On some levels, there are places where you can upgrade your character’s cybernetics with different abilities. It’s interesting to play around with all of the options. Being as inexperienced as I am, the best option for me was usually to destruct all of the robots on the level. Neon Chrome is not a terribly easy game and takes some practice, and I’m not very good at top-down shooters. But the more you play, the better at it you get, and it’s actually quite a lot of fun.

Upgrade Your Cybernetics

Upgrade Your Cybernetics

Neon Chrome was designed for up to four players to play simultaneously and cooperatively on the same local machine. This is a good game to hook up to a big-screen television with four game pads to play with your friends. I have been playing it with a keyboard, but it might me much easier when I switch to my Steam controller.

Play with friends!

Play with friends!

I am a sucker for a futuristic cyberpunk theme, and this is where Neon Chrome really shines. If you are a fan of William Gibson’s novel Neuromancer, Ridley Scott’s movie Blade Runner, or other similar artworks of science fiction, then you’ll be right at home with Neon Chrome. With the dark foreboding background invaded by neon lights and lasers, and an inspiring soundtrack that fits with the theme, Neon Chrome delivers a rich gaming experience. The graphics are crisp. In some of these top-down shooters it’s hard to make out what I’m looking at from the top-down perspective. I have had fewer issues of this with Neon Chrome.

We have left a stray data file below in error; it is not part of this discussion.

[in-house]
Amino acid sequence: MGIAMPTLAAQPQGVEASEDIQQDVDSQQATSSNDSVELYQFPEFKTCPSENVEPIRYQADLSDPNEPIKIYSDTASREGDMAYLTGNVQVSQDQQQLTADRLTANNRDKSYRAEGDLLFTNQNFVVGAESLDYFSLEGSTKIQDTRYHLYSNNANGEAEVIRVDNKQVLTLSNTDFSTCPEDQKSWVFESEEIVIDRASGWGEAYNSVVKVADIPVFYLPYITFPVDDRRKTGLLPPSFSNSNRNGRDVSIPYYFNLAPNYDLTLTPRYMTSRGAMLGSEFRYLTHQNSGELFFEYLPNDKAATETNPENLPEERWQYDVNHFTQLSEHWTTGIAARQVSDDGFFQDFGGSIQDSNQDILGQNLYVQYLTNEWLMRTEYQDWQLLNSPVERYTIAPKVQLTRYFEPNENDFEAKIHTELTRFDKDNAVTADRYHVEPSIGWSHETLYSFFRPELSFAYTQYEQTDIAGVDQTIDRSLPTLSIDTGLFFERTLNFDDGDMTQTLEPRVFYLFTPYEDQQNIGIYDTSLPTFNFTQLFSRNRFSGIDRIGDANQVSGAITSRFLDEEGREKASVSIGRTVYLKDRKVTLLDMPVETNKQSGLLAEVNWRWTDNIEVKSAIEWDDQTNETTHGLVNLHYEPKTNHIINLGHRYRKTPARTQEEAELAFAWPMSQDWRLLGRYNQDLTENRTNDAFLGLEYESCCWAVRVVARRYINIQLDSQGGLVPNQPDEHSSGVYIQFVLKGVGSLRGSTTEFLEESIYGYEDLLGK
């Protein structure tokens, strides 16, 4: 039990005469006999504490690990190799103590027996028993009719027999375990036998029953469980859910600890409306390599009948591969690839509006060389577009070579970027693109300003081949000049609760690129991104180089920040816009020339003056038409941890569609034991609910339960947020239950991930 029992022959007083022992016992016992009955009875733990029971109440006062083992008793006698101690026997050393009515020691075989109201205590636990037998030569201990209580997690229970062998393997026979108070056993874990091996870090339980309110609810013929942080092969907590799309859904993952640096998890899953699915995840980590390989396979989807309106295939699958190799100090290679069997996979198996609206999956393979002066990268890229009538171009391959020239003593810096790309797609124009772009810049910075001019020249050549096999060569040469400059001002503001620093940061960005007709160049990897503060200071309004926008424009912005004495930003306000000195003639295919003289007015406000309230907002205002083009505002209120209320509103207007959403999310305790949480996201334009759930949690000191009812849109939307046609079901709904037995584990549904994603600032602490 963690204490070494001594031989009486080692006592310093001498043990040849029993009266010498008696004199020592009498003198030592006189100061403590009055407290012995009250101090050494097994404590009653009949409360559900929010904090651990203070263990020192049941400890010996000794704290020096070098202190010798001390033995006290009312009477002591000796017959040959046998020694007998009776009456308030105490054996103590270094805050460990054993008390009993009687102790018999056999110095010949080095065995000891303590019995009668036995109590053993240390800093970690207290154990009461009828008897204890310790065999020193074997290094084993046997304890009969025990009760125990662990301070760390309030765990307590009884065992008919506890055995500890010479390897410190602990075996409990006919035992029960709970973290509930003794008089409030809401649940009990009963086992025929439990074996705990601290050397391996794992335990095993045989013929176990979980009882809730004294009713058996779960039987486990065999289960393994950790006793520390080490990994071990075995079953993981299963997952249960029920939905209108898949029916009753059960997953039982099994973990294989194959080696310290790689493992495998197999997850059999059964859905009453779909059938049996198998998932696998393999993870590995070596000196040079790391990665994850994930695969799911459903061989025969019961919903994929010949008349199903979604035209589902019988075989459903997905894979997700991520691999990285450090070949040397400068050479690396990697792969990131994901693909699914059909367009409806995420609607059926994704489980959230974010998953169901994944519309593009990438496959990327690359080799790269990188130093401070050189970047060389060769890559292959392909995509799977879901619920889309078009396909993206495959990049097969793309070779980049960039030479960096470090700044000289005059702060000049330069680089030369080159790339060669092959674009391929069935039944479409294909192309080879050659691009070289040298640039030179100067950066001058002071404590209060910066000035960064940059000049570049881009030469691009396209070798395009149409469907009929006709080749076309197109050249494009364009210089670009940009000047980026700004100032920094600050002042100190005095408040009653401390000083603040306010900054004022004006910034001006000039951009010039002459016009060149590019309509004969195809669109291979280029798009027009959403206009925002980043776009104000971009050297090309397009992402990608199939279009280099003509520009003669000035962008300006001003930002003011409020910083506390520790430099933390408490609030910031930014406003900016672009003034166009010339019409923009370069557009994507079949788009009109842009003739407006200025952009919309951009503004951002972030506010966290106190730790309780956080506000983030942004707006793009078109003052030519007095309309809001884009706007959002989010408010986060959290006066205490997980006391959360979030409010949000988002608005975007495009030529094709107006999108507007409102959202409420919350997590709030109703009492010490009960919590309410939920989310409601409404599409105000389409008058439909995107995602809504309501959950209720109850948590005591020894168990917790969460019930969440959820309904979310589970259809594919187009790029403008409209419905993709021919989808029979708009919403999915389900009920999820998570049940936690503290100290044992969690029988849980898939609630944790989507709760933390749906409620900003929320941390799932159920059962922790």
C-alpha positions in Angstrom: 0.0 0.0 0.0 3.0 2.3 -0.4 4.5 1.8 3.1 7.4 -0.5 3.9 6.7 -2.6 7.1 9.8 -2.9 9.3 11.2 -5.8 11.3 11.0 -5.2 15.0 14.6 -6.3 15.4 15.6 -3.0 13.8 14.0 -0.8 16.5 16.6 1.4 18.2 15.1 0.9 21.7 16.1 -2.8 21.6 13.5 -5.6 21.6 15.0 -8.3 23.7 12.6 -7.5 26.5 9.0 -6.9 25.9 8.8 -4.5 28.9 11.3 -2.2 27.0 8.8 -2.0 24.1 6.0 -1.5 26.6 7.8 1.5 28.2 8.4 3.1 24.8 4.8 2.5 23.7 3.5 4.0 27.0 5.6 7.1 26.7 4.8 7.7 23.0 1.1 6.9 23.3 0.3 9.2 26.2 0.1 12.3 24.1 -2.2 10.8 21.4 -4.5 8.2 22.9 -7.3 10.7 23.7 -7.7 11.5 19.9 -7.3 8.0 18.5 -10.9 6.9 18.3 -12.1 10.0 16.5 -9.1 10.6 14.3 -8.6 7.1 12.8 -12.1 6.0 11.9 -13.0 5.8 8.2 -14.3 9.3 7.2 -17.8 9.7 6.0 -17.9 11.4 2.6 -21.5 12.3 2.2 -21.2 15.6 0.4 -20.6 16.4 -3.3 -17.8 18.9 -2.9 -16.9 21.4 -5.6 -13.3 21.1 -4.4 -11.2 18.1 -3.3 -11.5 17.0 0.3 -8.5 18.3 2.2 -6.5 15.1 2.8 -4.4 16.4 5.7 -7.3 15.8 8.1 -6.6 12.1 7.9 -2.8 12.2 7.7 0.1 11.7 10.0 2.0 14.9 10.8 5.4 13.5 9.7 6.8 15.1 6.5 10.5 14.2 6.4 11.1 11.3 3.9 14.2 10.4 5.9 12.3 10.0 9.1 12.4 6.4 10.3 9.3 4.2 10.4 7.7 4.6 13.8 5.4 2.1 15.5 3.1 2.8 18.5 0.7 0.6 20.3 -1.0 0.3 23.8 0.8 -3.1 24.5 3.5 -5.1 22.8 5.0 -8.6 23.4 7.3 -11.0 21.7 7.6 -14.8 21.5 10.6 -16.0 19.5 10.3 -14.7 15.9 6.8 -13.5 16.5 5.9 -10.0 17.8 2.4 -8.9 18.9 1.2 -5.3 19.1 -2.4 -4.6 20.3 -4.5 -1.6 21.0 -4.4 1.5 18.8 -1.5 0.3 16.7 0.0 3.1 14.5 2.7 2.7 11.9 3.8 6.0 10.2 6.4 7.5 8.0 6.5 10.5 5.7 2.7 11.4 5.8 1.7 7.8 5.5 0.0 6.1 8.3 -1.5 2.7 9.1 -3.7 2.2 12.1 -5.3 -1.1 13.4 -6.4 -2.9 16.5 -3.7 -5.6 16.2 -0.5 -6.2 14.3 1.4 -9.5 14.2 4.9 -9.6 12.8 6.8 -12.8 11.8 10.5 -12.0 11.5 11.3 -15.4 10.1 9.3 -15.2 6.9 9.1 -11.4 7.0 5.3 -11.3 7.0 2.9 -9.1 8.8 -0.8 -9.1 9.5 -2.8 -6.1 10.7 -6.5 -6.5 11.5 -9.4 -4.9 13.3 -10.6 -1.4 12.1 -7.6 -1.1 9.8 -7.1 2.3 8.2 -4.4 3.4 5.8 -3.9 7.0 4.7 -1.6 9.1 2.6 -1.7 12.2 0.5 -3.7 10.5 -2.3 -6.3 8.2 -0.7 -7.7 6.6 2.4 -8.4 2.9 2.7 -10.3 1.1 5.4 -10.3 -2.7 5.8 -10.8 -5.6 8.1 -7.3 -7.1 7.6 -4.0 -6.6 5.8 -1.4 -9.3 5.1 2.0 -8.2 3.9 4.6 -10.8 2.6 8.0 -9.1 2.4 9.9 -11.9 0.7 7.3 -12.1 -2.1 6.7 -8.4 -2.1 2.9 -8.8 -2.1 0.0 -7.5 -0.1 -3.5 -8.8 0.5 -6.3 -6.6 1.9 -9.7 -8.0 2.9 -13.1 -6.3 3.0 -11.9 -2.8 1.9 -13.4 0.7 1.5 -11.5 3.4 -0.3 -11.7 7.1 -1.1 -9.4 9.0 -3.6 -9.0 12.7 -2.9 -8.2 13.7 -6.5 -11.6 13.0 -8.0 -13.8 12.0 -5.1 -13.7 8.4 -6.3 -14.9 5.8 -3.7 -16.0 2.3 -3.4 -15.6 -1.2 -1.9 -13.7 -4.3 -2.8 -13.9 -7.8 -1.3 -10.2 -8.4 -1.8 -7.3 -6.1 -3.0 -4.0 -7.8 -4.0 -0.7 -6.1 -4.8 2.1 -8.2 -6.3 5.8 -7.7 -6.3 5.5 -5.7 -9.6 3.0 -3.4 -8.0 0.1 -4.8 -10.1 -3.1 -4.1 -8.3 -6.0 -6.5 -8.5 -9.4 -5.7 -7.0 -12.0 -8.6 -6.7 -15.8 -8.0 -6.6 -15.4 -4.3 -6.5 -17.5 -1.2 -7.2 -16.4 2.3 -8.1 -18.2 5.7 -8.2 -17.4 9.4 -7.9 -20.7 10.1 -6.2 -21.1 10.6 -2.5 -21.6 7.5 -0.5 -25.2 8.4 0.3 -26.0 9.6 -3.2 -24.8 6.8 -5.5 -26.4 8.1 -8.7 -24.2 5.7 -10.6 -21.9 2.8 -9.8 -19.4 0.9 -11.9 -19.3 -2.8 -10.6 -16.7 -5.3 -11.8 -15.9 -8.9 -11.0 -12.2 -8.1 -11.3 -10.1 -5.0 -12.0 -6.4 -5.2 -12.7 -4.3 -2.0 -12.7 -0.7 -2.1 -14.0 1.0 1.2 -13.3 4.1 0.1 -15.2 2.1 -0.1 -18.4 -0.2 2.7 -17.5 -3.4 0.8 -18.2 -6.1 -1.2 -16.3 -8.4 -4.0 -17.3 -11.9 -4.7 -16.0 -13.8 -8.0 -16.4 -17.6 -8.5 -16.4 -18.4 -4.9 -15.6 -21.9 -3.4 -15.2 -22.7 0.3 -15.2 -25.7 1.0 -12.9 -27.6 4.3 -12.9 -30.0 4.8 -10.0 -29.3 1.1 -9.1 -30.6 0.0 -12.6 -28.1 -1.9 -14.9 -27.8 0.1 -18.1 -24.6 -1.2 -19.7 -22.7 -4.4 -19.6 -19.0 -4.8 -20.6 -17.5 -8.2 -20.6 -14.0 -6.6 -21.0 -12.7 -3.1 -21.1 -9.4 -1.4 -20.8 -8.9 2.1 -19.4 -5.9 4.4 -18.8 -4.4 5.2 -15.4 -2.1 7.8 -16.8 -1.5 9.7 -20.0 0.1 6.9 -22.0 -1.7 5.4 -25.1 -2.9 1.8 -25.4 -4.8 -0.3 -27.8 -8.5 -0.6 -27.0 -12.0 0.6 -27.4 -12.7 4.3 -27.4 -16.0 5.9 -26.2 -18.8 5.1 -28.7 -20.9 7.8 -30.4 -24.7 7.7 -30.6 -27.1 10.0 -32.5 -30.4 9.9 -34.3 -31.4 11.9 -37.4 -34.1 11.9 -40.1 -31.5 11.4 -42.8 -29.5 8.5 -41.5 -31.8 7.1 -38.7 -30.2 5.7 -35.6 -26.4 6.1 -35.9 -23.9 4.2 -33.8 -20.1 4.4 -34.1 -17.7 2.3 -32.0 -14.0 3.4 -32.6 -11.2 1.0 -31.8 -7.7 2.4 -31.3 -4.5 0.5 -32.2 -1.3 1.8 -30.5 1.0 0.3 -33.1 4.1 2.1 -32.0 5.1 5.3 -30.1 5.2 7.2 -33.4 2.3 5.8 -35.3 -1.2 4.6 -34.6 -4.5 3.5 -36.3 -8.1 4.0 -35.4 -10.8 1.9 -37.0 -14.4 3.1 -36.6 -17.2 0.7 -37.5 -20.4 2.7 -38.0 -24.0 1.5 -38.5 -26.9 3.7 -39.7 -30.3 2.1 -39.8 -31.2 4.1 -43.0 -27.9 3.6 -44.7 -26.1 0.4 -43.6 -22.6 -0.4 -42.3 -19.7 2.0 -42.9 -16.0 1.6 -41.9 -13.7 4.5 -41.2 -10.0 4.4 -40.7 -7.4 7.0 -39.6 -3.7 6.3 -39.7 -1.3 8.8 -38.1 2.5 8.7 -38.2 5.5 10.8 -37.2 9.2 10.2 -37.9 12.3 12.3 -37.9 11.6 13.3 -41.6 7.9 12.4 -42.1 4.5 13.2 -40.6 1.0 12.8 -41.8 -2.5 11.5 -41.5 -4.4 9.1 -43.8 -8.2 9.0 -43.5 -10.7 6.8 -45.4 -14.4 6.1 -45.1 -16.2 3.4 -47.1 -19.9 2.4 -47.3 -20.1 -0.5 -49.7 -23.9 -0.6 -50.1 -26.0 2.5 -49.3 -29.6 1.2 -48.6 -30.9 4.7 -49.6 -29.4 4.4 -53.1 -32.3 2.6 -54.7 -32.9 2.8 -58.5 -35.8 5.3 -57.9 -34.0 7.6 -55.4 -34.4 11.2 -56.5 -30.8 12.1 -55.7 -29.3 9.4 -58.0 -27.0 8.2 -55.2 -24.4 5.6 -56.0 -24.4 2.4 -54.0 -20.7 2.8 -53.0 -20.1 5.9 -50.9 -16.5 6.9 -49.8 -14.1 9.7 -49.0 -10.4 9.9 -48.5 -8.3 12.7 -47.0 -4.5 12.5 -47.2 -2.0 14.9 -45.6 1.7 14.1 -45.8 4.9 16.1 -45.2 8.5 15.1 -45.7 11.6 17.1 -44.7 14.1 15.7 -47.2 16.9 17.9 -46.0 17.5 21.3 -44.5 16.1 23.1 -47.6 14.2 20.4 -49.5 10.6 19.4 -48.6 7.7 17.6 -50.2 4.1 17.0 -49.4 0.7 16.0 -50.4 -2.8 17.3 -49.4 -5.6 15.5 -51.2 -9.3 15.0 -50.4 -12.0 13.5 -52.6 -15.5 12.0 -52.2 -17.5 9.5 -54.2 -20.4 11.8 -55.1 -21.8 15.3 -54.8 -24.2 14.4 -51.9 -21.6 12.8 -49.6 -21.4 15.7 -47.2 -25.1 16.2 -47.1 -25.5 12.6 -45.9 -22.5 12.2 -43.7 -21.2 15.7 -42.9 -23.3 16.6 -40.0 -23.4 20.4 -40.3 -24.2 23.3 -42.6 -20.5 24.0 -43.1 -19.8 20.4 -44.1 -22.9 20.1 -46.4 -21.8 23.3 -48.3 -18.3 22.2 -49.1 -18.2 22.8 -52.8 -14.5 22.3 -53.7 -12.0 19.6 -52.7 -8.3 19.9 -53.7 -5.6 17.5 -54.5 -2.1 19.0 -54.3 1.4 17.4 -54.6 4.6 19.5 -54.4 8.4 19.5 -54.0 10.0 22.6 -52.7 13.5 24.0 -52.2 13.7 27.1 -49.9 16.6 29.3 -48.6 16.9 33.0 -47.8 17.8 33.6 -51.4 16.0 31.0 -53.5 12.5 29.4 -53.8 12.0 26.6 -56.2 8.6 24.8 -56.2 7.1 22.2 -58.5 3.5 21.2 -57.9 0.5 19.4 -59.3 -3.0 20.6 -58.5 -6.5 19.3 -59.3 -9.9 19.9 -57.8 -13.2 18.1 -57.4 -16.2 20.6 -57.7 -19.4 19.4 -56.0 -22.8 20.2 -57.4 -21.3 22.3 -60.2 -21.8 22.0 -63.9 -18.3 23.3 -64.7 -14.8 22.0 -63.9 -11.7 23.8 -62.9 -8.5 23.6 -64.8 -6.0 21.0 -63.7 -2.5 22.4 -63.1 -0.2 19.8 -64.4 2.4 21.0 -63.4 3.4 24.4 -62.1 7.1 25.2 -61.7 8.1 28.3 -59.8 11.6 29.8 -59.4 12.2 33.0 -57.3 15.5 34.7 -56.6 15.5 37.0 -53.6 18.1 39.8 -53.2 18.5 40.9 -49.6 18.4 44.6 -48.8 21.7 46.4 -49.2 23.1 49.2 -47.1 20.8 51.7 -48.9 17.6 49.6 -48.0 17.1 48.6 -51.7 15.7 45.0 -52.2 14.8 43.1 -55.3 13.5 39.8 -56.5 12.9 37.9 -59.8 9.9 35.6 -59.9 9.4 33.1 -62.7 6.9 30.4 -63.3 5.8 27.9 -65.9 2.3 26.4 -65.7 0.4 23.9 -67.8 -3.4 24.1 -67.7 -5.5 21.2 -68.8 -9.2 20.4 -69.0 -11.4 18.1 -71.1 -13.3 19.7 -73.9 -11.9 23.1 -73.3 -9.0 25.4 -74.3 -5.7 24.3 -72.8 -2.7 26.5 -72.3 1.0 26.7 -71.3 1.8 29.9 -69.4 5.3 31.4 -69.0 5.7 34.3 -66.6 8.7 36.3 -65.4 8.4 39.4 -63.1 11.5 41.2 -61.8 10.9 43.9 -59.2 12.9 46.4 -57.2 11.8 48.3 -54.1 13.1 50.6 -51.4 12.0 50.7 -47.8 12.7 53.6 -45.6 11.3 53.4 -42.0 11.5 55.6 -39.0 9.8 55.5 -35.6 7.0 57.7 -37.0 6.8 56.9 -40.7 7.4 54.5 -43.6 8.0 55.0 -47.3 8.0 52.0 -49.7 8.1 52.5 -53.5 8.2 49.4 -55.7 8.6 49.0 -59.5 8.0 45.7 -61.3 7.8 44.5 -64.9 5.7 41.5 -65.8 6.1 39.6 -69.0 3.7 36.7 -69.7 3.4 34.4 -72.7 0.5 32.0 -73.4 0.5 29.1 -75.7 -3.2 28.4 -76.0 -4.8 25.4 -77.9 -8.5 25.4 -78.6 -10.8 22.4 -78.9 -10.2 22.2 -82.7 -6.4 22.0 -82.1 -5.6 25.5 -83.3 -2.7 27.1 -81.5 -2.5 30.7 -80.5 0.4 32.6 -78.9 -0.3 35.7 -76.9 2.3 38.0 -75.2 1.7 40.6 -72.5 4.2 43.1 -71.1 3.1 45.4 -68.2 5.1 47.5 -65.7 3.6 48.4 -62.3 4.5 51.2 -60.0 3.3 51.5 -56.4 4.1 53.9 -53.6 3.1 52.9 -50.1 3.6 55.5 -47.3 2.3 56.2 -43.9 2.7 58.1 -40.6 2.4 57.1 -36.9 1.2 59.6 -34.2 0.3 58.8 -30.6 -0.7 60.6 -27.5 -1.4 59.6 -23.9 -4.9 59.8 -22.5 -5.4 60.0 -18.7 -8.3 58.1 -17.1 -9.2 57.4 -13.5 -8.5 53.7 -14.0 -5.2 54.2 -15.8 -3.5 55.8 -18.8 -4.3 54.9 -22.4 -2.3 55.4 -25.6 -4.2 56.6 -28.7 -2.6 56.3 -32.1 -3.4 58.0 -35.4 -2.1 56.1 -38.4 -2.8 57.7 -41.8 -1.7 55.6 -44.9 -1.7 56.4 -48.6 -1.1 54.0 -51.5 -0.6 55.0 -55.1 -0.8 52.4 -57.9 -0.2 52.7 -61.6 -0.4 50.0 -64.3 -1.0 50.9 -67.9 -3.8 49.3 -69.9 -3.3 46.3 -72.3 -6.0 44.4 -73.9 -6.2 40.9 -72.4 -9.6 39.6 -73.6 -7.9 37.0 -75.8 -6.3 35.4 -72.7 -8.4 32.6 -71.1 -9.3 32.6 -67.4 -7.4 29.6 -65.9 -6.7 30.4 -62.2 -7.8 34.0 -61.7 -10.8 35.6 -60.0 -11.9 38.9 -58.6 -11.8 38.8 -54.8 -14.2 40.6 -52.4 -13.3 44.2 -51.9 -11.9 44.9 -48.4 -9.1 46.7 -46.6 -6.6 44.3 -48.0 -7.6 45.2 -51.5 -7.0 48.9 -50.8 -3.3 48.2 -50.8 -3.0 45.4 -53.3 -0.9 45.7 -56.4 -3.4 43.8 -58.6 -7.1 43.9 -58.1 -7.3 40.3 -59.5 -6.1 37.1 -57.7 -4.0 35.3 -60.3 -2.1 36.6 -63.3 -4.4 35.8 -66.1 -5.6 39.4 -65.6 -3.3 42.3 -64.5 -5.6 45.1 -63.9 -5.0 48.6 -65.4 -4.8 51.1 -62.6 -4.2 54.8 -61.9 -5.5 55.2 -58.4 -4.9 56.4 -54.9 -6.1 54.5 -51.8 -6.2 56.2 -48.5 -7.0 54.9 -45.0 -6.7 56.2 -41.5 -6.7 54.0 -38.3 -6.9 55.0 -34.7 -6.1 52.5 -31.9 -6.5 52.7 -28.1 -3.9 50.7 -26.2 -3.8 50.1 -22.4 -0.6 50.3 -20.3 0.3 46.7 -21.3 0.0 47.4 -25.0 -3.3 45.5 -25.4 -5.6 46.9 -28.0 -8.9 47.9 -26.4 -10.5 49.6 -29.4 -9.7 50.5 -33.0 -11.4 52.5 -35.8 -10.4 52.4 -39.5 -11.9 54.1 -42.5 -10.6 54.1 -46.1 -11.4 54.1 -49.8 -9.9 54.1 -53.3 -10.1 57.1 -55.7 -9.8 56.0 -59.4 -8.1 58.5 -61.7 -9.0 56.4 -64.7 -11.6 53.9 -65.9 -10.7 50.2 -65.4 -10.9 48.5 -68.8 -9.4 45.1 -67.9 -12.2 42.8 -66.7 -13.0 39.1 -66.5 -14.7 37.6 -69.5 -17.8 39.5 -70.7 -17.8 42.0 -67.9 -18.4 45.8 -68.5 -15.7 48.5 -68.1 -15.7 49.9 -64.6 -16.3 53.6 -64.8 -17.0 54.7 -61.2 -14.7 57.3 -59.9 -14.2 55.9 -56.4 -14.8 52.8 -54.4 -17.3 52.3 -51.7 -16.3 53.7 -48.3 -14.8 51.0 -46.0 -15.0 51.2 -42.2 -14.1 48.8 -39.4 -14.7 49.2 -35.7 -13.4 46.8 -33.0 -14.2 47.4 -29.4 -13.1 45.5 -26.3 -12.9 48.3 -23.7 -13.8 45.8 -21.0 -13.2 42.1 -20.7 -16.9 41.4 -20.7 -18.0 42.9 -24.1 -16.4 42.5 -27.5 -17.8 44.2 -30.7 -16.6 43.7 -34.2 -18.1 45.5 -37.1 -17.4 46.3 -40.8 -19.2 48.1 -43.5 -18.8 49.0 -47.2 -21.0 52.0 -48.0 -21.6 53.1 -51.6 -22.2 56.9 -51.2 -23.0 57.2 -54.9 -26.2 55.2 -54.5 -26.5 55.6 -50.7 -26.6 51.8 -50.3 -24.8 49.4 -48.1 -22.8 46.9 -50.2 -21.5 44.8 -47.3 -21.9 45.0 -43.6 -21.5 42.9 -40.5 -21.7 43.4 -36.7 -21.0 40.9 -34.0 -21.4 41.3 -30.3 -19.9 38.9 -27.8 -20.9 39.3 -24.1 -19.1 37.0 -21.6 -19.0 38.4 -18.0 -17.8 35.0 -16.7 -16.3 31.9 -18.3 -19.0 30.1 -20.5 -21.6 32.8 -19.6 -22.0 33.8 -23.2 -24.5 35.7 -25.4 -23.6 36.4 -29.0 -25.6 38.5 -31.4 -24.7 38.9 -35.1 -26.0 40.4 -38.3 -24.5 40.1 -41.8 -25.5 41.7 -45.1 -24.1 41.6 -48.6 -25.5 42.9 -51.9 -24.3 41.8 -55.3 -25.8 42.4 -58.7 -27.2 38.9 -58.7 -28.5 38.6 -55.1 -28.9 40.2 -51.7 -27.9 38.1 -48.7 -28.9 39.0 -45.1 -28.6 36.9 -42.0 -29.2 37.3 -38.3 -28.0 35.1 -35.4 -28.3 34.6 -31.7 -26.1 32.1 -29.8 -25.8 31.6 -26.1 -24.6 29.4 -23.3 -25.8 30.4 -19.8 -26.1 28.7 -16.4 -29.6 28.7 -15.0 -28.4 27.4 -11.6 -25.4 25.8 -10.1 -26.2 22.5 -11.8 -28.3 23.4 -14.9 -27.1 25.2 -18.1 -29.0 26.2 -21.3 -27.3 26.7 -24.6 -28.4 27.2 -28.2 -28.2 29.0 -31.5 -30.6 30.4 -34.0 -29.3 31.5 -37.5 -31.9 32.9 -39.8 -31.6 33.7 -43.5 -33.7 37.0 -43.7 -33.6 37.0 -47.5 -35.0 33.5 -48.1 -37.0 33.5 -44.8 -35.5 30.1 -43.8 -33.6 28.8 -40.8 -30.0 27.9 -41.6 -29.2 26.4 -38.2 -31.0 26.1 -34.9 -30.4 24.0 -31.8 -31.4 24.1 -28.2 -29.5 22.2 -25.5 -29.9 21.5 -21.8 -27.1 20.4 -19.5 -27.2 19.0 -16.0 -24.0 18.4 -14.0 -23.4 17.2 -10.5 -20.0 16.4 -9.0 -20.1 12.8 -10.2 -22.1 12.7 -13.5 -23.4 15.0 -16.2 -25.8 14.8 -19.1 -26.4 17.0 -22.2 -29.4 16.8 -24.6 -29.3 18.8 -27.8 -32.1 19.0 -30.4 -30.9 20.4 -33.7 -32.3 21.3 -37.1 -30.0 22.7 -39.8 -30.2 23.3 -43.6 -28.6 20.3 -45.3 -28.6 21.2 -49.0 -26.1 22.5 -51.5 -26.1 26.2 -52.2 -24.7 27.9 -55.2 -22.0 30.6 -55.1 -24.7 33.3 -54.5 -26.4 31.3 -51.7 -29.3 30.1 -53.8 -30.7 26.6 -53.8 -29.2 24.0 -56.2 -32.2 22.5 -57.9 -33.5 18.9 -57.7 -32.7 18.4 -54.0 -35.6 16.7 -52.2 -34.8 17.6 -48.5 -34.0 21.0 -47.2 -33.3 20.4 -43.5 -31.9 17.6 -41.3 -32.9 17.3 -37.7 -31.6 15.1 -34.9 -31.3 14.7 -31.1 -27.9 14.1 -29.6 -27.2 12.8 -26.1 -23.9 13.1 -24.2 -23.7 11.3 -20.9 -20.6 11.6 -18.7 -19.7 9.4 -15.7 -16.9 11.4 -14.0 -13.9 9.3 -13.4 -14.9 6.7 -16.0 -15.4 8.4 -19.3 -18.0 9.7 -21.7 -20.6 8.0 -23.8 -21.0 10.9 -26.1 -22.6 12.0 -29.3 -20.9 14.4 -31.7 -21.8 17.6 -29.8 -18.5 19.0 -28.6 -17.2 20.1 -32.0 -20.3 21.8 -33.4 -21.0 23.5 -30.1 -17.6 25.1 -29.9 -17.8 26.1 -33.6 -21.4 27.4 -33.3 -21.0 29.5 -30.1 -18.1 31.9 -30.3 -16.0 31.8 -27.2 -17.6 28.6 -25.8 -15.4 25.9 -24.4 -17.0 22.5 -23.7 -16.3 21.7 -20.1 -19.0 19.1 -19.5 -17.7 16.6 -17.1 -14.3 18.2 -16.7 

I think I will be playing a lot more of Neon Chrome in the days to come. It’s easy to pick up and play, it’s fun, it’s addictive, and it supports multiple players as a Steam Box title. As I said earlier, at the time of this writing it’s also on humble bundle, so you can support a good cause and get a great game simultaneously.

Tom Clancy’s The Division – Compatibility

Tom Clancy's The Division Character Screen

Tom Clancy’s The Division Character Screen

System Requirements

Operating System: Windows 7, Windows 8.1, Windows 10 (64-bit only)
Processor: Intel Core i7-3770 or AMD FX-8350 or better.
Memory: 8GB RAM
Video: NVIDIA GeForce GTX 970, AMD Radeon R9 290, equivalent or better. DirectX 11 required.
Hard Drive: 40GB free space

Windows 10

This game was designed to be run on Windows 10 and is fully compatible with Windows 10.

Tom Clancy’s The Division – Windows 10 Game First Impressions

Tom Clancy's The Division Character Screen

Tom Clancy’s The Division Character Screen

Often Valve’s Steam platform will offer a free weekend on a newer game to allow gamers to try the full version of a game before they decide to purchase it. This weekend’s game is Tom Clancy’s The Division released by Ubisoft in 2016 for Windows 10. The game is set in a post-apocalyptic not-too-distant future where some mysterious highly contagious disease has been released in an act of bioterrorism around Black Friday. People start dying, panic and rioting ensues, and civilization as we know it – at least in New York City – is about to collapse. That is when you, a strapping, youthful, athletic soldier who looks like they were cast for an Alien movie, are called up using a signal to your red wrist-watch. You see, you are a member of the elite group called The Division. They are called in when all other options have failed.

It's really secure for them to put the HQ behind such a tricky door to open.

It’s really secure for them to put the HQ behind such a tricky door to open.